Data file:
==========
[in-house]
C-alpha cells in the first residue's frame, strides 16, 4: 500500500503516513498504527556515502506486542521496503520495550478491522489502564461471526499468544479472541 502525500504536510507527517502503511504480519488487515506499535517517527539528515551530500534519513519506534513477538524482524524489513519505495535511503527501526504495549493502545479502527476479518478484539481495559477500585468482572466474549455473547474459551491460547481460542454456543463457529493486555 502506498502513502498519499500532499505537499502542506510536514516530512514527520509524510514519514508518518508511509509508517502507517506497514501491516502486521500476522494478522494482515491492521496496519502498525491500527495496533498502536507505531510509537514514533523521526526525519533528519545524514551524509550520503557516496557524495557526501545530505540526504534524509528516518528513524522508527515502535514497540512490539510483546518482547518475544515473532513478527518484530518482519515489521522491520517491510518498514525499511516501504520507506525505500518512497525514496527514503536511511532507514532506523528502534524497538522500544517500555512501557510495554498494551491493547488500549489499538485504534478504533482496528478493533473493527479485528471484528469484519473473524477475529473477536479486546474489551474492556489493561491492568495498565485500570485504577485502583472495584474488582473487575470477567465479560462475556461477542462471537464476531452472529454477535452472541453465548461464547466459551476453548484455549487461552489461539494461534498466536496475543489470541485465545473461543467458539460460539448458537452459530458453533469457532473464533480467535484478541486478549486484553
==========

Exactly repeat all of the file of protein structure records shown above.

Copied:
[in-house]
C-alpha cells in the first residue's frame, strides 16, 4: 500500500503516513498504527556515502506486542521496503520495550478491522489502564461471526499468544479472541 502525500504536510507527517502503511504480519488487515506499535517517527539528515551530500534519513519506534513477538524482524524489513519505495535511503527501526504495549493502545479502527476479518478484539481495559477500585468482572466474549455473547474459551491460547481460542454456543463457529493486555 502506498502513502498519499500532499505537499502542506510536514516530512514527520509524510514519514508518518508511509509508517502507517506497514501491516502486521500476522494478522494482515491492521496496519502498525491500527495496533498502536507505531510509537514514533523521526526525519533528519545524514551524509550520503557516496557524495557526501545530505540526504534524509528516518528513524522508527515502535514497540512490539510483546518482547518475544515473532513478527518484530518482519515489521522491520517491510518498514525499511516501504520507506525505500518512497525514496527514503536511511532507514532506523528502534524497538522500544517500555512501557510495554498494551491493547488500549489499538485504534478504533482496528478493533473493527479485528471484528469484519473473524477475529473477536479486546474489551474492556489493561491492568495498565485500570485504577485502583472495584474488582473487575470477567465479560462475556461477542462471537464476531452472529454477535452472541453465548461464547466459551476453548484455549487461552489461539494461534498466536496475543489470541485465545473461543467458539460460539448458537452459530458453533469457532473464533480467535484478541486478549486484553